But wait, the safari isn’t over! Another magic e-mail appeared today. The hacker with the means to control the train remotely was scheduled to start playing with the train at 2PM today. Interested in a video of the T moving during the day, and interested in telling a story a bit more informed and less snarky than the Boston Globe’s, they asked me to film it again and write this entry. Who am I to turn that opportunity down?

Apparently word got out, so there was a huge group of students, administrators, photographers, and random passersby all watching it. Let’s just say that during the day it was even more epic!

Whatever doubts were raised about hacking after the little bomb incident have been totally dissolved after this. Well, in my opinion.

So there you go, a great dome hack. Solar power. The T. And all of it wrapped up together into one, happy, hacky, and green package.

23 responses to “Hack Safari”

  1. Aaron '11 says:

    Too bad MIT didn’t get those pv panels that used to be on the White House

  2. Aaron '11 says:

    And I wonder if we’ll get things that represent M and I up there next…

  3. Danielle '13 says:

    So maybe it was worth the wait.

  4. Piper '12 says:

    This hack is amazing.

  5. JB '13 says:

    That is beautiful! I love the hackers. Kudos guys!

  6. Ehsan says:

    Finally another Dome hack!

  7. Janille '13 says:

    Haha, I like it. I like it a lot. A hack that moves electronically AND “[flaps] gently in the breeze.” =)

  8. Anonymous says:

    there is no glass in the big dome…thats the little dome. thats why it can support a firetruck. they arent that stupid.

  9. Snively says:

    Story time!

    Actually, there’s glass skylights one each of the domes. During WWII, due to possible missile threats, each of the domes was outfitted with a large metal cap, covering the skylight. Later on, the cap to the small dome was removed, letting light into Lobby 7, but the cap to the big dome was never removed.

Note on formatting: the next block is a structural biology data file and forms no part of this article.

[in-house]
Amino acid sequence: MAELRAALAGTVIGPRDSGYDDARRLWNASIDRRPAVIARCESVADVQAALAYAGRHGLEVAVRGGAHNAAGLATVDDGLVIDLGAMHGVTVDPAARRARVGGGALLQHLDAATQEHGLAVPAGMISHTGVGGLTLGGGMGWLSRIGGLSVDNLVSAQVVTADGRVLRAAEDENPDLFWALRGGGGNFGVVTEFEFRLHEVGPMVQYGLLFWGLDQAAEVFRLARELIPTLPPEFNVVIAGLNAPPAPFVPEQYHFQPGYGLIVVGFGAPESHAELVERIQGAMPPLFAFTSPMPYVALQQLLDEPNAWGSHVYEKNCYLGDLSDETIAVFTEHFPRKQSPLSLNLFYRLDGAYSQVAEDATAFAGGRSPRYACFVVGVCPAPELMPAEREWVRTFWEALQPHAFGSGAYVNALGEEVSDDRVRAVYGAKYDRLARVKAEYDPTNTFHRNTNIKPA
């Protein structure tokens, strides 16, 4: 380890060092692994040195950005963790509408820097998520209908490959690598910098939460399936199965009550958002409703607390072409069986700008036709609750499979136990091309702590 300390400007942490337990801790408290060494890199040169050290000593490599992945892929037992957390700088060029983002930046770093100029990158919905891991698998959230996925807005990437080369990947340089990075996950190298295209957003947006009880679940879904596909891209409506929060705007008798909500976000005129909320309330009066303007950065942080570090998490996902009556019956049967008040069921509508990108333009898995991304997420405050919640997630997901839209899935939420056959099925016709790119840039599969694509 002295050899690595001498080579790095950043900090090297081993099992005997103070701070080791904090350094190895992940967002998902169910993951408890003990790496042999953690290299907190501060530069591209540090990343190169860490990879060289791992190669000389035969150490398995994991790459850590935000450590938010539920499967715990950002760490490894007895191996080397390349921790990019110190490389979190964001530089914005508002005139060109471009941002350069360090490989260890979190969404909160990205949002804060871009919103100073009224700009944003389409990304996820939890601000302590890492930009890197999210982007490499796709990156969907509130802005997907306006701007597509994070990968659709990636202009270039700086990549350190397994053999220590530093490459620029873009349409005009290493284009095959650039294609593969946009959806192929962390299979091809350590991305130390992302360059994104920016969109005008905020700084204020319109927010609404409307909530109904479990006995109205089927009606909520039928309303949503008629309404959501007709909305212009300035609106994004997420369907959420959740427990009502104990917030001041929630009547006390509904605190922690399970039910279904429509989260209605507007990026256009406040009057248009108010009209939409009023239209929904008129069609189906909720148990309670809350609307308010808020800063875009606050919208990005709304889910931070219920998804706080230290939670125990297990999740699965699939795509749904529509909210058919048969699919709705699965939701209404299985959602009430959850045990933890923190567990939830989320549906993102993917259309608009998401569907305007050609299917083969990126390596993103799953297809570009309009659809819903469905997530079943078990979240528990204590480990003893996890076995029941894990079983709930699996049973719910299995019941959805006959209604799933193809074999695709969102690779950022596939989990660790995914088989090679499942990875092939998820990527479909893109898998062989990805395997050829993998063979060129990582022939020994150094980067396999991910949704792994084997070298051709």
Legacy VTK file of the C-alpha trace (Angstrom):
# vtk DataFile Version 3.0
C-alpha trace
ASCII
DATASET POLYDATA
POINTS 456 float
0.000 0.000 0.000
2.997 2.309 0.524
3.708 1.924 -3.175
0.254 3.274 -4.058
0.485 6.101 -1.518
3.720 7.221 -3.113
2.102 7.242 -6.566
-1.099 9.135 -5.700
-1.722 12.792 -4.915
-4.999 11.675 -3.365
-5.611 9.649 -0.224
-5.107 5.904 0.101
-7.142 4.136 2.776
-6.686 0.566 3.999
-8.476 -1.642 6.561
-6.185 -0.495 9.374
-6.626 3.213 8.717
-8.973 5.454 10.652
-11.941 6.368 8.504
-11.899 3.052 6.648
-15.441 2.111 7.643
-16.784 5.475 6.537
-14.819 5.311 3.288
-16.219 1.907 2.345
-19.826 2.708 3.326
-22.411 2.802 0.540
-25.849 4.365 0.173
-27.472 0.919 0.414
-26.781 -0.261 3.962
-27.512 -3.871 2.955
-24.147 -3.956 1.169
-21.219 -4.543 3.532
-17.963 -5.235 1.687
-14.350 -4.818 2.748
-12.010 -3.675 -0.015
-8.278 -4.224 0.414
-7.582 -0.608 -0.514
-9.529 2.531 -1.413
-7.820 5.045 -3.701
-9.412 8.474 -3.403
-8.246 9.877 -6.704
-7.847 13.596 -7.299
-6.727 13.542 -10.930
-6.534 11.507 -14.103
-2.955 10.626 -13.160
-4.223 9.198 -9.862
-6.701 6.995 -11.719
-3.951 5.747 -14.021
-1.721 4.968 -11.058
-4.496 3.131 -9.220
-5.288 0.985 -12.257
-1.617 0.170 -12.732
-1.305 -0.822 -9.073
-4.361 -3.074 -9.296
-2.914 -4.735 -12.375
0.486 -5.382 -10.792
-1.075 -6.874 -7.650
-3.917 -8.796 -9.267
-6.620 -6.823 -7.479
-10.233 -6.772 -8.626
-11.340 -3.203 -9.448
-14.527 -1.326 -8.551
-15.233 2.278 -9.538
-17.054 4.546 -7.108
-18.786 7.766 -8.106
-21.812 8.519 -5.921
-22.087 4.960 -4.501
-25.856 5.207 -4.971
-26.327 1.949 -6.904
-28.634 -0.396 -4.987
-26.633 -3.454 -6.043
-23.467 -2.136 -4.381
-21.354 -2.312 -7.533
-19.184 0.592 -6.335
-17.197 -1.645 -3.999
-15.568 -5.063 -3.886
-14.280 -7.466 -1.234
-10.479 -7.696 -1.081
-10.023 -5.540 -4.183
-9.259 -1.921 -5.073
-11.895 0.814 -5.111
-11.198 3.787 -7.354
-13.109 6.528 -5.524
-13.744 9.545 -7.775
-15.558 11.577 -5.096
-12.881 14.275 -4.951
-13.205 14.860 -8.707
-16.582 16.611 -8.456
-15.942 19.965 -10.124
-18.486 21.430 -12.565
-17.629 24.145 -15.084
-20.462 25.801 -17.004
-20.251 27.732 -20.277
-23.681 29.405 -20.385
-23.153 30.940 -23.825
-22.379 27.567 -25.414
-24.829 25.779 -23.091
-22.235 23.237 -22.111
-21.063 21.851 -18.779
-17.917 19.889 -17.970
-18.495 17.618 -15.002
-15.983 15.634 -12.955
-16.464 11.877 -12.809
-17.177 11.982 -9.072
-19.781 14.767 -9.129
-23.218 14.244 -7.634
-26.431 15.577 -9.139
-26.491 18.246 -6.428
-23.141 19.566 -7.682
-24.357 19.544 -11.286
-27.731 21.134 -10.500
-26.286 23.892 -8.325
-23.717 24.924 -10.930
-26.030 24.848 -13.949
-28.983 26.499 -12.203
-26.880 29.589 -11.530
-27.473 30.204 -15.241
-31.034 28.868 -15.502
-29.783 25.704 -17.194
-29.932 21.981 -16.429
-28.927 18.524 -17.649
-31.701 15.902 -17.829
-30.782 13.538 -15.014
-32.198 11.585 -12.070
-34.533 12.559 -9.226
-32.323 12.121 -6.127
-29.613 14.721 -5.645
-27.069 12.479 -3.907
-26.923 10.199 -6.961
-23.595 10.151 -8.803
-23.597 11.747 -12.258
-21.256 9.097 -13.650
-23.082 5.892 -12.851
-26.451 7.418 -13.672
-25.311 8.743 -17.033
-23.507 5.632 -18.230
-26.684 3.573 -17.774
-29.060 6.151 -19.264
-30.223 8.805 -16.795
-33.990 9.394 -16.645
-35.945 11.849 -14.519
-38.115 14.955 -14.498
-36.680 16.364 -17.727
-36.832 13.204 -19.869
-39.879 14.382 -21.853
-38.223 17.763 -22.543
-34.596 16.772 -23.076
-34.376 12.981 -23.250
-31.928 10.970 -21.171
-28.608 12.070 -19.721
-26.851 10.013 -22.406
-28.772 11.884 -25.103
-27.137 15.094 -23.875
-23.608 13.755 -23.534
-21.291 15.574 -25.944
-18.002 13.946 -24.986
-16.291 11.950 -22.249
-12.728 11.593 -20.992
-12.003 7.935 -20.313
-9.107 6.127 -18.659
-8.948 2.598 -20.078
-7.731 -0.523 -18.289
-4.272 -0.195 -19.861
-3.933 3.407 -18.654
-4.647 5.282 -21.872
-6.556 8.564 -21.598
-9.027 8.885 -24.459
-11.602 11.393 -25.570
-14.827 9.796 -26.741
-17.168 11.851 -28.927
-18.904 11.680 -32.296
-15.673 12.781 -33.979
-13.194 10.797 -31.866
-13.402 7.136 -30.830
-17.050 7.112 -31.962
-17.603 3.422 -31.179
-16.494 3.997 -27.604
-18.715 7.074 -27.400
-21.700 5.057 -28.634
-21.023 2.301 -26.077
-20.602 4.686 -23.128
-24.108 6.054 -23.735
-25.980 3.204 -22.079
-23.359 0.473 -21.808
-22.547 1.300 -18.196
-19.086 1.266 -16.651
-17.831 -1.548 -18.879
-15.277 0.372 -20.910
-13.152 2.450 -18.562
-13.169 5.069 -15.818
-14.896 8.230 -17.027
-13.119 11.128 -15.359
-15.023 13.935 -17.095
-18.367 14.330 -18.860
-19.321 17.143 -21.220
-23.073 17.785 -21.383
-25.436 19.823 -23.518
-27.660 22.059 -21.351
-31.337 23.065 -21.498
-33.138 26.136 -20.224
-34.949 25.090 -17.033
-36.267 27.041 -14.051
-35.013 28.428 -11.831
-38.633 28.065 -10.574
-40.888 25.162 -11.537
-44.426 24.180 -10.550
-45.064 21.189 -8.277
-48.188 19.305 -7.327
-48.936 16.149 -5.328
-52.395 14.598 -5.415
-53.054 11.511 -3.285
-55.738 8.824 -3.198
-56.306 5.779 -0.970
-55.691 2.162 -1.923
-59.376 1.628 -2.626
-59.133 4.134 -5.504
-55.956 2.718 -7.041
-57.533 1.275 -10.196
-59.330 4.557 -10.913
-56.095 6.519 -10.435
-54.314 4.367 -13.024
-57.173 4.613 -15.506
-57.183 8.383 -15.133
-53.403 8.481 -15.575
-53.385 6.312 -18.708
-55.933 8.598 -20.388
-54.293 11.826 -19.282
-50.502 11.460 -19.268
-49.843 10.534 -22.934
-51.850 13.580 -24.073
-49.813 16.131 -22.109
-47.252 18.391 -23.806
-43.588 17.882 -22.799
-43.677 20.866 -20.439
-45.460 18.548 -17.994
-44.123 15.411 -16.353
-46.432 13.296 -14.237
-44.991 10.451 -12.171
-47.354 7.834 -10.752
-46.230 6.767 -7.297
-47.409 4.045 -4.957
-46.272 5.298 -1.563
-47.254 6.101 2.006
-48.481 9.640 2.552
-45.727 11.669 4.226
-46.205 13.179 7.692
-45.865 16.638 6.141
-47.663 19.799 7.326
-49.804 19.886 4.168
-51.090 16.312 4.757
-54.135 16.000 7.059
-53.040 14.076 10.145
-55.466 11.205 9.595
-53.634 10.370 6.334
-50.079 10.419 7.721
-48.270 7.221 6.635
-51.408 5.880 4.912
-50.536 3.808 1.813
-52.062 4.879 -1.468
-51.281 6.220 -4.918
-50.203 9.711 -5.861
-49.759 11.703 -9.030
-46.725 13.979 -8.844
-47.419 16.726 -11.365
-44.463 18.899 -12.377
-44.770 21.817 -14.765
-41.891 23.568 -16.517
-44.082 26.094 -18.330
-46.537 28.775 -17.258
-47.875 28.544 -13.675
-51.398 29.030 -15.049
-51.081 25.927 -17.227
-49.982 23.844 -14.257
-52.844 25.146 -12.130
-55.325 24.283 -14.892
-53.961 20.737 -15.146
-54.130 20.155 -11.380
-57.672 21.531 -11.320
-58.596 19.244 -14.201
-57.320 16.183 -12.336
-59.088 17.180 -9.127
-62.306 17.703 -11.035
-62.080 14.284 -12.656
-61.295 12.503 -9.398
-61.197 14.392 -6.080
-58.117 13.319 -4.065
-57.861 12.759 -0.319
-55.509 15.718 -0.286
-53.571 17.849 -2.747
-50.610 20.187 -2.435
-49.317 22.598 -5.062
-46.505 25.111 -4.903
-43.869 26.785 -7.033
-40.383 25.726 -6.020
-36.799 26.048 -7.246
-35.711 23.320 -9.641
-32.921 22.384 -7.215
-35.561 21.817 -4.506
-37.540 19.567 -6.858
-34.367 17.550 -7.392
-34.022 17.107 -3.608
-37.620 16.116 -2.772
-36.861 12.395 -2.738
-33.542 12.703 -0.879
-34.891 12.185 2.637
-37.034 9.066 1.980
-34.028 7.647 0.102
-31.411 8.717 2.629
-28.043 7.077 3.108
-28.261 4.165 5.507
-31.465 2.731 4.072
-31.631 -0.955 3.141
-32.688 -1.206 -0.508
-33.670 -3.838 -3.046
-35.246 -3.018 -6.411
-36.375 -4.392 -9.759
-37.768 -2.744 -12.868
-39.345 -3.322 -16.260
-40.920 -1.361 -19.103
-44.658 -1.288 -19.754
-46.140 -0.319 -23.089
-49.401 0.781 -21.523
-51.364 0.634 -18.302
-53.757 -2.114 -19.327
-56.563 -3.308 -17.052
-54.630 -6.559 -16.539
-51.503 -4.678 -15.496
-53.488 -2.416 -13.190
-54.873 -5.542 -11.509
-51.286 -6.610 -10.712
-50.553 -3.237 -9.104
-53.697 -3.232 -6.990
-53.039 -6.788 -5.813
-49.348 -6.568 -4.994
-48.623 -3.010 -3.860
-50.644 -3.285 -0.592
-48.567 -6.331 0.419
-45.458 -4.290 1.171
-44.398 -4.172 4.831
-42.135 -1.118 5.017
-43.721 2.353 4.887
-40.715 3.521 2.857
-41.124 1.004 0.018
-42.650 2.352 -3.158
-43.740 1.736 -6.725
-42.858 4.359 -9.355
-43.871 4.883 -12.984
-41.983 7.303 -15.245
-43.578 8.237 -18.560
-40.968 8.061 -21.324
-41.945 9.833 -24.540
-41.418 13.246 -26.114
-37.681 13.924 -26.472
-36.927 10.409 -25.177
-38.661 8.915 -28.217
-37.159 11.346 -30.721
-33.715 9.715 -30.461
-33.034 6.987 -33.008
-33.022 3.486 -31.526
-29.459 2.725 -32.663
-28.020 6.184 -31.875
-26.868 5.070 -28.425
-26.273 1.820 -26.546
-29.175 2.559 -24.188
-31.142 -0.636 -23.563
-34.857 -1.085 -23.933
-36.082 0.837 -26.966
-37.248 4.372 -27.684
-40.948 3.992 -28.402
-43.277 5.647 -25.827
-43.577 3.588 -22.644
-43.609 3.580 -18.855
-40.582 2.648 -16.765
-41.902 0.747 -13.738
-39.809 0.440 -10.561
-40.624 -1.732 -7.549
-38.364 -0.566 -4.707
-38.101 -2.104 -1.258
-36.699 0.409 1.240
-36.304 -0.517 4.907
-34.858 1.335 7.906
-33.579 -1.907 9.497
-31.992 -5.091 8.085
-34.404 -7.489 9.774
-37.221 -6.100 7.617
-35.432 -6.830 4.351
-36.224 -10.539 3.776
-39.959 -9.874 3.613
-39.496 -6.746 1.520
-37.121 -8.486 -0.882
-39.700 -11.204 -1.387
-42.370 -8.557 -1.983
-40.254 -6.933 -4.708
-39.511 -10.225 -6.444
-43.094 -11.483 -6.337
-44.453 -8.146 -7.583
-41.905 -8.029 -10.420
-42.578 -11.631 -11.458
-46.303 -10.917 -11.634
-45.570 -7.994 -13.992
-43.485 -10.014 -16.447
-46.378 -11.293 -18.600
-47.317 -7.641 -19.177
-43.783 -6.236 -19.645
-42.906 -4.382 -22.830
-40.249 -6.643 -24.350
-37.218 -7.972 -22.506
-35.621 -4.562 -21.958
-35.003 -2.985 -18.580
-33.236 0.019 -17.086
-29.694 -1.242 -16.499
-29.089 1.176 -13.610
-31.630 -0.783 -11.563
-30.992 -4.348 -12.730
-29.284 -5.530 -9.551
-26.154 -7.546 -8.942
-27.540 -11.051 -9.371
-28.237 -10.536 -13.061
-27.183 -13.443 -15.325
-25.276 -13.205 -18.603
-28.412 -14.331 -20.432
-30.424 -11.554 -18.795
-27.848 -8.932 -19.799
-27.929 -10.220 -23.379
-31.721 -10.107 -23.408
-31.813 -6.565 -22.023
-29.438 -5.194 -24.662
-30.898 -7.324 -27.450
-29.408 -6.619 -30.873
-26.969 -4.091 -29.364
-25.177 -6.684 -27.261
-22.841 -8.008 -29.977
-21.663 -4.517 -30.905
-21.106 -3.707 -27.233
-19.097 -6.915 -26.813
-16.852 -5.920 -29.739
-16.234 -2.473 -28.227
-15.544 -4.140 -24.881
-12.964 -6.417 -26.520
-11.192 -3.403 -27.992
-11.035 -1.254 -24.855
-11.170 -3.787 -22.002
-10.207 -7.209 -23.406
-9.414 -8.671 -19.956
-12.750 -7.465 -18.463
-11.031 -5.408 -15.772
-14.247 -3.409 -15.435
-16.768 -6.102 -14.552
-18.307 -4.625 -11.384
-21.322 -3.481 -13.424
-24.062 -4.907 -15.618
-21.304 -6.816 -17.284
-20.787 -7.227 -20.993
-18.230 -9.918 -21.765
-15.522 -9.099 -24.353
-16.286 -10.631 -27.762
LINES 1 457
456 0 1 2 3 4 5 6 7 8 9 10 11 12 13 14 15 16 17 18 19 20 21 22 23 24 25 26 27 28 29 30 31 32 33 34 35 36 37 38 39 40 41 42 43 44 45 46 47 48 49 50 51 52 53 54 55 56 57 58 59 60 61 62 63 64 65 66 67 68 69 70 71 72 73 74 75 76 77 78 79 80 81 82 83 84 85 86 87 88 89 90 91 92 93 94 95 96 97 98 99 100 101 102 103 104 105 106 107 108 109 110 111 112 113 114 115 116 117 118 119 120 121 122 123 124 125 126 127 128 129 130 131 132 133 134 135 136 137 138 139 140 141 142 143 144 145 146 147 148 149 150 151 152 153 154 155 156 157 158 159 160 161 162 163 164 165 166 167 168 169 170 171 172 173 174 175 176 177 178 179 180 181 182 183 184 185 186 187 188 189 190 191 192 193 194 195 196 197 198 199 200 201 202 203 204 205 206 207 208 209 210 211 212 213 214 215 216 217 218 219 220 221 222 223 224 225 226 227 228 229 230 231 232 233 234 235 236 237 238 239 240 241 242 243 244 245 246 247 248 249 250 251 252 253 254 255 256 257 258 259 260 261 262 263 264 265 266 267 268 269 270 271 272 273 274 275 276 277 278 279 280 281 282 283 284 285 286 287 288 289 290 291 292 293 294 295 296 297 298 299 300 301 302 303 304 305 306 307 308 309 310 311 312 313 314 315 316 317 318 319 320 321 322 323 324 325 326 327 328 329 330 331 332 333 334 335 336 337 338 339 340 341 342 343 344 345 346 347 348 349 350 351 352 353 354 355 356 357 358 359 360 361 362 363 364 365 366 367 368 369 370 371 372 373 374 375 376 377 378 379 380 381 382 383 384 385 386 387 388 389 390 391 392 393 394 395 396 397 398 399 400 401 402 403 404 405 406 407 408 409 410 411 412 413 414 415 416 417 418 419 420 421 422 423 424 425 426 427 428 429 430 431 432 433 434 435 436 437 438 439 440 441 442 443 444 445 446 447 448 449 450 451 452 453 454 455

Rumor has it, though, that the cap is scheduled to be removed sometime in the near future, letting light into Barker library.

  10. Anonymous says:

    this is why i’m coming to MIT next year.

  11. Mariah '13 says:

    So does everyone go crazy at MIT when a student does something crazy on campus? I’m not saying this is a bad thing but it’s different and very exciting. I showed my friends the hack gallery today online, and now they’re all convinced that I’m going to turn into a convict next year. However I’m convinced that hackers really like Nintendo games!

  12. Anonymous says:

    This will probably go down in the IHTFP hacks gallery as one of the best hacks of all time with the patrol car and R2D2 hacks.

    I wonder why Dome hacks are so rare, are they so difficult to pull off?

  13. Chris says:

    I wish I was there! I can’t wait until I (hopefully) get admitted!

  14. Steph says:

    That was a really clever hack. It made me smile. smile

  15. Narce says:

    I *have* been waiting for another Dome hack ^.^ I love MIT so much~

  16. Mariah '13 says:

    @Anonymous
    Isn’t the glass on top of the dome really old and fragile? I would imagine the hackers are trying not to break the glass/ fall in themselves.

  17. Anonymous says:

    that was cool! it brings hacking the dome to a new level.

  18. Awesome dome hack and great footage. Oh that reminds me MIT IS COMING TO SAN DIEGO THIS WEEK! Super excited!!

  19. Did they have batteries on it as well? Otherwise, how did it run at night, with solar power?

  20. anon says:

    @Logan Williams ’13

    I believe the batteries were charged by the solar panels – the car did not run directly from them.

  21. anon says:

    that looks a little suspicious. maybe someone should have called the bomb squad.

  22. @ The Hackers:
    WOW!!!congratulations!

    @ Snively:
    your blogs are real fun to read, they’re so descriptive!!!